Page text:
Traditionally, the modality of choice for electro-therapy has been Alternating Current (AC) [12-14]. However, there are two known types of electrical currents, AC and Direct current (DC).  AC moves bi-directionally and is applied in the miliamperage range (10-3 amperes), usually called TENS or electro-acupuncture (EA) [15-17]. DC is uni-directional and when applied in the microamp or millionth of amp (10-6 -amperes) range to acupuncture or trigger points, is called Microcurrent Point stimulation (MPS) [18-19].  Microcurrent therapies involve applying weak direct currents (80µA - 1mA), and are now being increasingly recognized as an adjunct for pain relief and autonomic nervous system regulation [20-24]. It is theorized that electro-acupuncture and microcurrent electro-currents have different modulating affects on the autonomic nervous system and pain outcomes [25]. There is no consensus in the literature identifying the best practice measures for microcurrent applied to scars for the treatment of chronic pain. Although sufficient evidence supports the application of microcurrent and neural therapy for chronic pain, there is limited evidence in literature to support the application of electro-therapies to scars to reduce chronic pains. The purpose of this pilot study was to assess the impact of Microcurrent Point Stimulation Scar Release protocol applied to physical scars on the pain levels in a random sample of chronic pain patients, after single application.

Patients, Materials and Methodology

This study entailed the use of MPS in 51 patients (42 females, 9 males; mean age 47 years, SD 12.81) with chronic non-specific pains with a mean pain duration average of 7.61 years (SD 1.34) (Table1) presenting to us for therapy of their problem. The location of the scars are shown in Table 2 and the pain location sites in Table 3. Inclusion criteria were simple: patients who were currently suffering from chronic pain for greater than 3 months, with a recorded >4 VAS Pain Scale score and have visible physical scar(s).  Physical scars were defined as surgical or trauma induced. The diagnoses of pain, location, severity, sex, previous interventions or surgeries were not considered exclusion criteria.  Informed consent was obtained to partake in treatment and the study assessments. Patient pain scores were recorded immediate pre treatment and twice post treatment: immediately after application, and again 48 hours later. Microcurrent Point Stimulation was simultaneously applied bi-laterally to scars using [26] two Dolphin Neurostim (Center for Pain & Stress Research Ltd, Ontario, Canada) devices. This is an FDA-approved device which apply low frequency, concentrated, microcurrent stimulation for the relief of chronic pain and stress [24-25]. MPS application time was 30 seconds per point at approximate one-half inch intervals along the length of the scars.  Polarity of application is important, as on one side of the scar, the device is set to negative pole (-) and on the other side of scar, the second device is set to a positive-negative pole (+/-). The intent of this methodology is to push a negatively charged current back and forth through a positively charged (oriented) scar tissue. For the purpose of this study, only physical scars were treated, with the average treatment duration time of 30 minutes per patient.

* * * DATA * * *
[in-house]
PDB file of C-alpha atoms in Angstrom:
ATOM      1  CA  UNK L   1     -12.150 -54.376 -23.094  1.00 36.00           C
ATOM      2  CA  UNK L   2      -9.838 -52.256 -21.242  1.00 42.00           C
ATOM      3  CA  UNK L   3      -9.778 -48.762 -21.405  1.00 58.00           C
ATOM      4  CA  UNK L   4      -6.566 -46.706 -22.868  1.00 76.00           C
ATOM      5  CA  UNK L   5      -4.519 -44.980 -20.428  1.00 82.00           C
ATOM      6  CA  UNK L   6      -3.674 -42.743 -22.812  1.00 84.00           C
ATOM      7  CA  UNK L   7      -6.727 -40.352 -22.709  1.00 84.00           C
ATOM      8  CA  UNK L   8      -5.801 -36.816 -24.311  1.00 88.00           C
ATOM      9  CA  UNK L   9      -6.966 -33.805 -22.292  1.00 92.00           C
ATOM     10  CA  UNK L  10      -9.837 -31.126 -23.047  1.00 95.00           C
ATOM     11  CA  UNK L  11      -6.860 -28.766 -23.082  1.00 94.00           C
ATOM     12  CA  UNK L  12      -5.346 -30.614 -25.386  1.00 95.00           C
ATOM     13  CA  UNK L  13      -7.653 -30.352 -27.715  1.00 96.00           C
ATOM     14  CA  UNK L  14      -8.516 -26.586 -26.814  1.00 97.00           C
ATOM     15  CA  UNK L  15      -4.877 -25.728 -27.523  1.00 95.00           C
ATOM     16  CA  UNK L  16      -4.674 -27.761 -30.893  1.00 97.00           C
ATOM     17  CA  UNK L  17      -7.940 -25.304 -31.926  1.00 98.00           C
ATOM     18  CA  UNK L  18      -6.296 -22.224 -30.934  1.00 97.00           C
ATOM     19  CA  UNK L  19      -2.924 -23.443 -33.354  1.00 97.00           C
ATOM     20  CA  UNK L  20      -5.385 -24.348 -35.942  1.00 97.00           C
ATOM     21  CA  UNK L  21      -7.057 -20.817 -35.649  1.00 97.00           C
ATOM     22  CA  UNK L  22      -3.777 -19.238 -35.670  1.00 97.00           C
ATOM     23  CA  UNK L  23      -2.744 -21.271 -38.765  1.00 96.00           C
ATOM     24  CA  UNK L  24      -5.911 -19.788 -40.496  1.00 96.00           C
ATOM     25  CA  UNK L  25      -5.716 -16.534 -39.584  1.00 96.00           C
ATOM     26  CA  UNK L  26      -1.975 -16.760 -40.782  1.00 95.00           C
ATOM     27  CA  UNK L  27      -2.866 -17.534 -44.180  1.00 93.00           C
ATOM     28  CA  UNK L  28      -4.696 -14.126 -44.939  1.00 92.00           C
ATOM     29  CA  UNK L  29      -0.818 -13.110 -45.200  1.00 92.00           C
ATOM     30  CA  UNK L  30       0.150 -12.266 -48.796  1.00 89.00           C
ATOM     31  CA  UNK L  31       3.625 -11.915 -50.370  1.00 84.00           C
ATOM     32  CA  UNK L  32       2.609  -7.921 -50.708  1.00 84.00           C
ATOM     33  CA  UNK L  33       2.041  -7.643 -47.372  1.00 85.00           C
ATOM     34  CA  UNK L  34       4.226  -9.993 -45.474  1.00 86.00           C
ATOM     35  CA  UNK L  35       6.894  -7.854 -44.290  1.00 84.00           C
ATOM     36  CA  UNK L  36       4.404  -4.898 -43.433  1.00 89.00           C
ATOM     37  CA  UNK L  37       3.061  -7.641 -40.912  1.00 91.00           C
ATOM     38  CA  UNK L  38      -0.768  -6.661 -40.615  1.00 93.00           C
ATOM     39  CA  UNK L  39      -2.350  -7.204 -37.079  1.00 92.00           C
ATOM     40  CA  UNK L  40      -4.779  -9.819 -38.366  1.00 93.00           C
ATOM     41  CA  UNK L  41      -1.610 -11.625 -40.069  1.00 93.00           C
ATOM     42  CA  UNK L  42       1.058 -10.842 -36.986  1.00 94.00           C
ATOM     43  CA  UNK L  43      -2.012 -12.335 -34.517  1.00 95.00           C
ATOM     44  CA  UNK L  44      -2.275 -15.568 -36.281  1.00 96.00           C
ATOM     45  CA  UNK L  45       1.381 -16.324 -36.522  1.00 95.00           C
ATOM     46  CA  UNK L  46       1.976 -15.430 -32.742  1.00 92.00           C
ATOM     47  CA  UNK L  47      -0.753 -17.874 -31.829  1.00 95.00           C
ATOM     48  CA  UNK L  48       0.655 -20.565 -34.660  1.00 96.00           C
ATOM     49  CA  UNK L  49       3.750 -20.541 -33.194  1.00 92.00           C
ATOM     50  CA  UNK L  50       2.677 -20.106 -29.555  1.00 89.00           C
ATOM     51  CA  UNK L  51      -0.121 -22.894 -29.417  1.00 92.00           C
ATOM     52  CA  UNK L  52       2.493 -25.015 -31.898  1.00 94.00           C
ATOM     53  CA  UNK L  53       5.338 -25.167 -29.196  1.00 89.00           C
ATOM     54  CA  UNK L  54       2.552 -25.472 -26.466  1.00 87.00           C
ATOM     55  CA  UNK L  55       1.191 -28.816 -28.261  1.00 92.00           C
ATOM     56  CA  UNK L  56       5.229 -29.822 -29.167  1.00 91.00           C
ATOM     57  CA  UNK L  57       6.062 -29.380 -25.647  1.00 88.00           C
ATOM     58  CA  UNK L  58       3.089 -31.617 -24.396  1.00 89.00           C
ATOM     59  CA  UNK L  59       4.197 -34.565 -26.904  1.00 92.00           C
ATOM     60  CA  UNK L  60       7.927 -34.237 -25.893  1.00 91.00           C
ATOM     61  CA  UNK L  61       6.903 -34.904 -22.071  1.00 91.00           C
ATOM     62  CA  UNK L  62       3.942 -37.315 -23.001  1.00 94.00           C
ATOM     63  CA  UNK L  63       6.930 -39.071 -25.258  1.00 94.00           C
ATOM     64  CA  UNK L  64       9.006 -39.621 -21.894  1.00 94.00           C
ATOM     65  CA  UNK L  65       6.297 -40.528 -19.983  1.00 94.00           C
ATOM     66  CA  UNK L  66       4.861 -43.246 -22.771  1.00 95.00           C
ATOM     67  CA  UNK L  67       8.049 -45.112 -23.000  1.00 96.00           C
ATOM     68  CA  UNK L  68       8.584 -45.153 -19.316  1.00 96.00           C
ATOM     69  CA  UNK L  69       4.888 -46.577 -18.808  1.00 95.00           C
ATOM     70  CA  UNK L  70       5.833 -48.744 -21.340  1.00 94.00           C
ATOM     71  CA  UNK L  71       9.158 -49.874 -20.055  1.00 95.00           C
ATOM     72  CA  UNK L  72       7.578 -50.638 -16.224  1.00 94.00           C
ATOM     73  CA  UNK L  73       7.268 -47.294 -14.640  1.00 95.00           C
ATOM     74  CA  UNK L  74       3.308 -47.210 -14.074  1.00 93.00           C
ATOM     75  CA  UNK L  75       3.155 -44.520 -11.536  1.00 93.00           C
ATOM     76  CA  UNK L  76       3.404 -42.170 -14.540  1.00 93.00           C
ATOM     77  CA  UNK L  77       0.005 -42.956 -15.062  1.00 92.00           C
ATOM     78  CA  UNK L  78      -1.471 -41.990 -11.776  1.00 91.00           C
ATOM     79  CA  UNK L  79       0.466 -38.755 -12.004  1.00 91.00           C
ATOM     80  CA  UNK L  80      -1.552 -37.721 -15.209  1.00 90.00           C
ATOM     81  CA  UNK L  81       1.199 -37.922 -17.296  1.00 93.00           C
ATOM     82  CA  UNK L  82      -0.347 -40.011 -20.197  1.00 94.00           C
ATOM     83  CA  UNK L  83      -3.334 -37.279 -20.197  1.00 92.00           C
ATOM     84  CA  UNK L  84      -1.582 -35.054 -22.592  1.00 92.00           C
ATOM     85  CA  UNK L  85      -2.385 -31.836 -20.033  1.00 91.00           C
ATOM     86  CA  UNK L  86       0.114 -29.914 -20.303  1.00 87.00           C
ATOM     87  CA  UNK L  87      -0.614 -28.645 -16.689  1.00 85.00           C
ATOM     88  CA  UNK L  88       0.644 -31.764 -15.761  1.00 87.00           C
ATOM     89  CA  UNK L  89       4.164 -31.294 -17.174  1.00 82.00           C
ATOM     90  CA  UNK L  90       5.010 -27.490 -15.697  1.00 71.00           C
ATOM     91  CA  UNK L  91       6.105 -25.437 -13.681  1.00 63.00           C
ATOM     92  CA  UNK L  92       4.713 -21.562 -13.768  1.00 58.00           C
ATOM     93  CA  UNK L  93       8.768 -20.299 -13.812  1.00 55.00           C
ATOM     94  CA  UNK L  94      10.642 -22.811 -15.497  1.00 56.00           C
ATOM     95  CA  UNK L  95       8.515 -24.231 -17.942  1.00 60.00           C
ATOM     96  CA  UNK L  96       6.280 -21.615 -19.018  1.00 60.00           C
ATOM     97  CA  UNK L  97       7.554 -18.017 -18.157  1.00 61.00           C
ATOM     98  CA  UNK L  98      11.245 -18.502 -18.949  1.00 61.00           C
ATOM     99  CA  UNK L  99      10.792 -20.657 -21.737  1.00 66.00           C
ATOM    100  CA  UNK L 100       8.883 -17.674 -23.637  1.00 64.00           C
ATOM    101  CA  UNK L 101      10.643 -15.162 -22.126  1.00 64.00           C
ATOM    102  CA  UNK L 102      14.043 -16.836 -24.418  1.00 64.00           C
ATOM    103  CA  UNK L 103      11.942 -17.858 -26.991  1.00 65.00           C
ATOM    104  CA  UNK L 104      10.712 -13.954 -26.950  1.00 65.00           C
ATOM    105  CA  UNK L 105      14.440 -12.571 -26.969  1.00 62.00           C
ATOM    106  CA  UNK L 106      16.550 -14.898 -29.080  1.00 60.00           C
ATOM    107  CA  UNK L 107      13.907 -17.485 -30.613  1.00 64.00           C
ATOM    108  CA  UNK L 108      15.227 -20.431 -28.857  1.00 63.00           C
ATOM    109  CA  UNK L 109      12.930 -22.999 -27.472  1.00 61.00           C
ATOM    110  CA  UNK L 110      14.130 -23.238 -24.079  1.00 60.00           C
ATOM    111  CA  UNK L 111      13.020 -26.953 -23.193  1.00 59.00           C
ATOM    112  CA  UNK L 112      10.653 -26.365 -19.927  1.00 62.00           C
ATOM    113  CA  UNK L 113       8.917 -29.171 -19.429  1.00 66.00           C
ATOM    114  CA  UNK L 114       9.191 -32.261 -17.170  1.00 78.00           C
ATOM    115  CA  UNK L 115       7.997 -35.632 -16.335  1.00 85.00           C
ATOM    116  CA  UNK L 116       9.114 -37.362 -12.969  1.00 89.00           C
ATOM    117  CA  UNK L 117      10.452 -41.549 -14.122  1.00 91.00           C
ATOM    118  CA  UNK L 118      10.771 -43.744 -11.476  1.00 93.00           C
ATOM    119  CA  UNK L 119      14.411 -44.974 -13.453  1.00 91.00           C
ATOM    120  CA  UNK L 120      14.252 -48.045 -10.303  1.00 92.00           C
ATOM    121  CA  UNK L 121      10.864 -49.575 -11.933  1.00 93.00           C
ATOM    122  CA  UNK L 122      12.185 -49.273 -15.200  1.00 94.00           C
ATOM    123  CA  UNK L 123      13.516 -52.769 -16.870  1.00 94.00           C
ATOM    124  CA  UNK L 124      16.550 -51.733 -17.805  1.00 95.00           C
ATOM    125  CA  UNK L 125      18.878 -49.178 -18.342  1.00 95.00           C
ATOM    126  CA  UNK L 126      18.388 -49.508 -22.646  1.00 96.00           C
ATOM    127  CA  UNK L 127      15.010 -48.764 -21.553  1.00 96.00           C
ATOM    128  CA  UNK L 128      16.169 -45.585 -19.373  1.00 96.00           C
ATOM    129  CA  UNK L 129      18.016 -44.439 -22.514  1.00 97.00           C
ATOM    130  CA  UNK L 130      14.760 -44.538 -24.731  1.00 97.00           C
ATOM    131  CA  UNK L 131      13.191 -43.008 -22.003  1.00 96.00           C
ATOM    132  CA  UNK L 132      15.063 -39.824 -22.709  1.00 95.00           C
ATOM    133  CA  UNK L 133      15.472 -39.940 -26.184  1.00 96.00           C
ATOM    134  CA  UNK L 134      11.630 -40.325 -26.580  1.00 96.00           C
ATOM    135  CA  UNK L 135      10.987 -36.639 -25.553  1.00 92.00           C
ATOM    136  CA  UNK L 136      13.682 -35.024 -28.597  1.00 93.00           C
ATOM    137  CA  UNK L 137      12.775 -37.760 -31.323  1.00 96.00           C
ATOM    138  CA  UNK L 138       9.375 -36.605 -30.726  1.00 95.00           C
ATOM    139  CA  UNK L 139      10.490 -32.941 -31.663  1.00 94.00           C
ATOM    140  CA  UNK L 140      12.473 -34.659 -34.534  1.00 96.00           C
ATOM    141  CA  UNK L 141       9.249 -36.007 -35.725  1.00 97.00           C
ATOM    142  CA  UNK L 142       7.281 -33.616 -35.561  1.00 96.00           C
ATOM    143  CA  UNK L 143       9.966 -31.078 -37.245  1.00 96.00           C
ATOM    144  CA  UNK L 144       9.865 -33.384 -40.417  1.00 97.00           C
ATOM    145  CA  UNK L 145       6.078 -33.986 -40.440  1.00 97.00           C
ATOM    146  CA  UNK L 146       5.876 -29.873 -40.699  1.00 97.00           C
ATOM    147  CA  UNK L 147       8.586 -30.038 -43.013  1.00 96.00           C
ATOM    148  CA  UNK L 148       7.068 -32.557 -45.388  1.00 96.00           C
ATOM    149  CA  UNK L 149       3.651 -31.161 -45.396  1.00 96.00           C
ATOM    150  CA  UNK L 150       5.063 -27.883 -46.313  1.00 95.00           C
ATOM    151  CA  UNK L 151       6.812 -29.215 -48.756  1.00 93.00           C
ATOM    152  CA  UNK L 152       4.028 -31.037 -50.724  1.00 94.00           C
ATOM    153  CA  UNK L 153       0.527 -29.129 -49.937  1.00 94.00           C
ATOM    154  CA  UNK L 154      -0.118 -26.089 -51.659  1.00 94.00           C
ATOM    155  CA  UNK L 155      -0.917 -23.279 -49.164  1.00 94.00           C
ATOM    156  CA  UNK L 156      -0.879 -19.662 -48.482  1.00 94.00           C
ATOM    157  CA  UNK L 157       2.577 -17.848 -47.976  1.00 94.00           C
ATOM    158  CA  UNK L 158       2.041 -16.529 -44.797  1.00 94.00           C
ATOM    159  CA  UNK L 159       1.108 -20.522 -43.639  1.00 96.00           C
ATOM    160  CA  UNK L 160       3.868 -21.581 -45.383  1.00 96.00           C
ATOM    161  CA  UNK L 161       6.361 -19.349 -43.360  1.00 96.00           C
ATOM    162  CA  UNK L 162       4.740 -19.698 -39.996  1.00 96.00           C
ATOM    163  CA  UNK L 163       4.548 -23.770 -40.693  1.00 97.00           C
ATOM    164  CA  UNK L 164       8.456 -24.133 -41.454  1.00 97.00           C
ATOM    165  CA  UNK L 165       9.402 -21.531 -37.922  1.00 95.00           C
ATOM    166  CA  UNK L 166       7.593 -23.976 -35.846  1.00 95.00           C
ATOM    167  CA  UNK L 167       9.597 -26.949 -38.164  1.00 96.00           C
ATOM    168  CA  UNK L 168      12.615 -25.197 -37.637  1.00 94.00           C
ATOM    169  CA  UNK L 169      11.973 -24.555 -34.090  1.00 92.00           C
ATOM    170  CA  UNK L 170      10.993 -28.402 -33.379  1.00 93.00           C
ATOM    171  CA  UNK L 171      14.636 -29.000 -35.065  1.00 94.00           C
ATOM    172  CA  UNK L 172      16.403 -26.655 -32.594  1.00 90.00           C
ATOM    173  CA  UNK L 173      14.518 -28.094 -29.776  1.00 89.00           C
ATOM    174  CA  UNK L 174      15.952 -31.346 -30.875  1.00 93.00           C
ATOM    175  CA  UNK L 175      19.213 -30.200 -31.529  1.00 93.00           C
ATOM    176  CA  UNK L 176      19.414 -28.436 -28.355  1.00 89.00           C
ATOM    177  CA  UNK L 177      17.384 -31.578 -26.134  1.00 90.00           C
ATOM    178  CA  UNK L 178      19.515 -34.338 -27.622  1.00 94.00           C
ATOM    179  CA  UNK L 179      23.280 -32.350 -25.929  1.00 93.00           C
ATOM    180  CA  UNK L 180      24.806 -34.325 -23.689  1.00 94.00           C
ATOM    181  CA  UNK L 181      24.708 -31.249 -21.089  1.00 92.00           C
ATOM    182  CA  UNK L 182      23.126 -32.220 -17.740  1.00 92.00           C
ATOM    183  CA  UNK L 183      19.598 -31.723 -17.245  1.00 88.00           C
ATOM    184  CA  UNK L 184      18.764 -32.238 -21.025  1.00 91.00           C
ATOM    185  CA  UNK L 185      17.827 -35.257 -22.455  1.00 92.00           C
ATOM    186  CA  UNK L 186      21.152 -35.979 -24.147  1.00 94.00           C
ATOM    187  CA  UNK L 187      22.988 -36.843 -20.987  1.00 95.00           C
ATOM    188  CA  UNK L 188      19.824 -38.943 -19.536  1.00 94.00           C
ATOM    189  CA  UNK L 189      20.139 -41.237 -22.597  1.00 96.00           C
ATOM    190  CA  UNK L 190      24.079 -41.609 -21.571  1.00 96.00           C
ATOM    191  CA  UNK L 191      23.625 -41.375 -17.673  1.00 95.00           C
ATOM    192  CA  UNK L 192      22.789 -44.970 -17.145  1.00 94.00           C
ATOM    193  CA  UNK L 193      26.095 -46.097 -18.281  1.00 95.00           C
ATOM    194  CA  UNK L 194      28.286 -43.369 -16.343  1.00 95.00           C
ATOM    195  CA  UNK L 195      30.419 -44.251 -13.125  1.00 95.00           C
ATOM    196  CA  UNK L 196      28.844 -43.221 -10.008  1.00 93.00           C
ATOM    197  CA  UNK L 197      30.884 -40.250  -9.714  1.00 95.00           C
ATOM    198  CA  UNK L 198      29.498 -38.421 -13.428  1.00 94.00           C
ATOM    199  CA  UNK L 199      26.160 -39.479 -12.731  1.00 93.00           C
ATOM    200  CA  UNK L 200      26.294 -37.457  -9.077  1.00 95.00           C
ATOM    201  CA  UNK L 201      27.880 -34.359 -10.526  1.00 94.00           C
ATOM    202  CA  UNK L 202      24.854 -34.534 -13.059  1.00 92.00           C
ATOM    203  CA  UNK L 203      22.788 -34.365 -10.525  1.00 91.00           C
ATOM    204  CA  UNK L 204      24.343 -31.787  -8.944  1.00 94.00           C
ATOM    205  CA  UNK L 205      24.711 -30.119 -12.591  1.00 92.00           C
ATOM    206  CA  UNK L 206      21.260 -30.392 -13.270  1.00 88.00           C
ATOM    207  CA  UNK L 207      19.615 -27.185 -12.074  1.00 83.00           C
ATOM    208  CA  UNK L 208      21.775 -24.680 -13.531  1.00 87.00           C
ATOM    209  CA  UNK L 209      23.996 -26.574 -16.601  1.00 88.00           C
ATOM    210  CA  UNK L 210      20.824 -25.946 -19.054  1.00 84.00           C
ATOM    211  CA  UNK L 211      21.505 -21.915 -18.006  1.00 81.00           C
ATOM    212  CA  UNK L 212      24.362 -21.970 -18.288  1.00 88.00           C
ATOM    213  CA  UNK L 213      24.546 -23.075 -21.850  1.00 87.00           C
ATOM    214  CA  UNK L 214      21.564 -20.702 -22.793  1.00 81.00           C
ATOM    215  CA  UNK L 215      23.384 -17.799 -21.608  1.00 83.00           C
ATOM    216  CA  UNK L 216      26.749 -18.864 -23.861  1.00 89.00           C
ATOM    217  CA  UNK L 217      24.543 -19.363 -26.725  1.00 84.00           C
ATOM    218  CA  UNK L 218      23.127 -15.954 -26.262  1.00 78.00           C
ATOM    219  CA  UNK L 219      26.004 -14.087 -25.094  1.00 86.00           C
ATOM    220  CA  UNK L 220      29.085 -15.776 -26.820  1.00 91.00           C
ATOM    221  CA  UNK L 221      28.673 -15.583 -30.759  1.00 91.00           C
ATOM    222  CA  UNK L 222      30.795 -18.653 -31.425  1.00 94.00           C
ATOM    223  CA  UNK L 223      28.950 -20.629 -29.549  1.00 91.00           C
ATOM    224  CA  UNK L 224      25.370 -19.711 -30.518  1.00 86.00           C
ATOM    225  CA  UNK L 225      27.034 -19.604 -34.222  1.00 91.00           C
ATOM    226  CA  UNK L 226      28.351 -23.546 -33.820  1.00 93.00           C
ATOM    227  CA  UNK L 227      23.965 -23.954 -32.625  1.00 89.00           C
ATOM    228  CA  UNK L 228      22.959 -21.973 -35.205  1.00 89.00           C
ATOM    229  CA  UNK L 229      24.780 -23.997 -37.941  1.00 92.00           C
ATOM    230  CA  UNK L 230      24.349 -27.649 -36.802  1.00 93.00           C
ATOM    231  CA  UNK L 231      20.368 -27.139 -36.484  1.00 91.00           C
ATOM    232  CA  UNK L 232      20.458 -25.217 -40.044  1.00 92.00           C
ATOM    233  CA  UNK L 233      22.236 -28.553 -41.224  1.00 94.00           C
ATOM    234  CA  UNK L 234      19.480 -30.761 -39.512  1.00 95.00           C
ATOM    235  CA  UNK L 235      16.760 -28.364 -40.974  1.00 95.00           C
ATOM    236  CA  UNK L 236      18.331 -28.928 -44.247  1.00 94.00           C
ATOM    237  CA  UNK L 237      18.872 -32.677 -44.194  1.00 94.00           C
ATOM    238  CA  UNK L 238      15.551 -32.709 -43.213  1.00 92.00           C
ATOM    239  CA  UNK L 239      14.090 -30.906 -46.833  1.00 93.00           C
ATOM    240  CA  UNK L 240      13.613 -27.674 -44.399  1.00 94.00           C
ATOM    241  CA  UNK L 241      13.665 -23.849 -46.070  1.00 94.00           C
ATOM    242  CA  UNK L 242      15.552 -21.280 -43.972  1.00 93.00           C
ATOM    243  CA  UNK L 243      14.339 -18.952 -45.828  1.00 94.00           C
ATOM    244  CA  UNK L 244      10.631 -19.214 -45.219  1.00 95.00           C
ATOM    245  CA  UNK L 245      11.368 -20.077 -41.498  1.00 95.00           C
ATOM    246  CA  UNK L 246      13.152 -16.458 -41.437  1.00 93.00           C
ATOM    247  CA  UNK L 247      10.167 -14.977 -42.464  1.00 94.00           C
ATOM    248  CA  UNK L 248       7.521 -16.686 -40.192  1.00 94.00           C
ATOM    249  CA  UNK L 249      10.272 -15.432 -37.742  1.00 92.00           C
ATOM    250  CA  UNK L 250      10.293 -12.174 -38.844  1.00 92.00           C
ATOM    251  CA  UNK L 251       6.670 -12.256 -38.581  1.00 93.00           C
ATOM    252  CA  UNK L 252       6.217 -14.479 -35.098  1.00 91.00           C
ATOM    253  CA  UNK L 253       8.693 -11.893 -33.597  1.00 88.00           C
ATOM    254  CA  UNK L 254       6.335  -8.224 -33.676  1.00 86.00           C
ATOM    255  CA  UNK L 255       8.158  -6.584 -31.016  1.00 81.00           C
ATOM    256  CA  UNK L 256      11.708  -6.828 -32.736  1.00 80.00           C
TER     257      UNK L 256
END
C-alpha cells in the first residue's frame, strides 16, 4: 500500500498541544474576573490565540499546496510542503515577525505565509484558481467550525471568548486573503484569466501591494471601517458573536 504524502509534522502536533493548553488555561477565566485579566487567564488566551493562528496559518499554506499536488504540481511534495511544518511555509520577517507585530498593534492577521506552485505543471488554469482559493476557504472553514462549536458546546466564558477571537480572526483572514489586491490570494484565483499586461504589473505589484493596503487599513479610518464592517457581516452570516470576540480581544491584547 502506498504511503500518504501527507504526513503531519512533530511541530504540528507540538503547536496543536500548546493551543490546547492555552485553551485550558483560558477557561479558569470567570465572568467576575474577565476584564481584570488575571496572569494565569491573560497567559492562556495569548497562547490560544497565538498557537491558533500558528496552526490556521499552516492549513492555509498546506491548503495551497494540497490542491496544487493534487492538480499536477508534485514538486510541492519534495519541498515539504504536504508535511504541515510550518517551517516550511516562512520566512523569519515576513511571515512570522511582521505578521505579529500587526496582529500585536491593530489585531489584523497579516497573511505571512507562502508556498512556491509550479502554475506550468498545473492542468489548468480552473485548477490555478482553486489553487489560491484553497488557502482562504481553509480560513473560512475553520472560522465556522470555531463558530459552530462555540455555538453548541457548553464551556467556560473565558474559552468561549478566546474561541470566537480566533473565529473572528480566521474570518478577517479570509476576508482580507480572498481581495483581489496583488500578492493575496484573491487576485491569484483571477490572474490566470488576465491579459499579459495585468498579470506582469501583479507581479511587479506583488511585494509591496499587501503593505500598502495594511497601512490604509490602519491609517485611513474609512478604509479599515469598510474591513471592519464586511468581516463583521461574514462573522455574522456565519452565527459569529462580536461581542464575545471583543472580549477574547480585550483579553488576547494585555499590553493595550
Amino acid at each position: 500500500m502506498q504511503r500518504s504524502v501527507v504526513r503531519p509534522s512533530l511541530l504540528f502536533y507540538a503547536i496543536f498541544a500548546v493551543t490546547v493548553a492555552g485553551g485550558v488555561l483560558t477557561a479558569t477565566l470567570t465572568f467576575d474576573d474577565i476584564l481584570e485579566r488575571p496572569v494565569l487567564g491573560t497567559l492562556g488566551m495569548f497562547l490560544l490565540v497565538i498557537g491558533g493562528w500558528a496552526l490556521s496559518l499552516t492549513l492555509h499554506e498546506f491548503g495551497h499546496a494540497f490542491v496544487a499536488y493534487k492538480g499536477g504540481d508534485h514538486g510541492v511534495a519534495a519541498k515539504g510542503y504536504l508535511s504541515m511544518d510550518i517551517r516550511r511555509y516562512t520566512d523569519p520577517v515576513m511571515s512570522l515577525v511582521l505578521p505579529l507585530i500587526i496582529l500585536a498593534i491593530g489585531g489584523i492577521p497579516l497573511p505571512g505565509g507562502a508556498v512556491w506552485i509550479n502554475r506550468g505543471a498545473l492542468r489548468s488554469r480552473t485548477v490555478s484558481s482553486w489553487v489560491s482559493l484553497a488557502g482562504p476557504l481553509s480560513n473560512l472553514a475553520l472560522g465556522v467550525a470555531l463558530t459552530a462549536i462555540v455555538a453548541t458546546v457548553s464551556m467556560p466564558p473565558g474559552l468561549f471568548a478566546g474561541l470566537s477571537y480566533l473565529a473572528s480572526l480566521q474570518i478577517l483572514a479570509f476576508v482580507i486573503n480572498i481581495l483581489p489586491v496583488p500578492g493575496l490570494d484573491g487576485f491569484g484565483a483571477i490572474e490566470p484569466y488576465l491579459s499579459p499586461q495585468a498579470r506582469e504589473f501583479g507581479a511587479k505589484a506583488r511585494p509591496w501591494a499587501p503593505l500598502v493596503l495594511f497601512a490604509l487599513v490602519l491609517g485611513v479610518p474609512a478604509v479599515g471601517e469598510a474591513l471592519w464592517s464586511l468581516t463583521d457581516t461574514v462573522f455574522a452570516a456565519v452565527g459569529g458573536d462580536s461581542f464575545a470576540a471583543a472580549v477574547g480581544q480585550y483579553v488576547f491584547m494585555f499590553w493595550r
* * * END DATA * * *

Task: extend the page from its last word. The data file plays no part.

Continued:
Descriptive Statistics

 

N

Minimum

Maximum

Mean

Std. Deviation

Duration of Pain

51

90 days

36 years

7.61 years

1.339 years

Age (years)

51

21

72

47.34

12.812

Pain Before Treatment (0-10)

51

4

10

6.33

1.912

Pain after Treatment (0-10)

51

0

10

2.63

1.913

Follow up Pain - 2 Days after Treatment(0-10)

51

0

10

1.73

1.930

Table 1: Descriptive statistics.

Visual Analogue Scale (VAS) was used to evaluate the patient’s pain. The VAS is an 11-point scale from 0-10 with 0 being no pain and 10 being the most intense pain imaginable [27-30]. The patient verbally selects a value that is most in line with the intensity of the pain that they have experienced in the last 24 hours or is often reported as a rating during a specific movement pattern or functional task. The VAS has good sensitivity and excellent test-retest reliability [31].

The aim of this cohort preliminary study was to evaluate whether

  1. Microcurrent Point Stimulation Scar Release protocol, when applied to SCARS, can modulate or improve VAS pain scale in patients suffering with chronic pain.
  2. Microcurrent Point Stimulation Scar Release protocol, when applied to scars, is a valid option for the non-pharmacological pain management of chronic pain conditions.

Results

Outcome Measures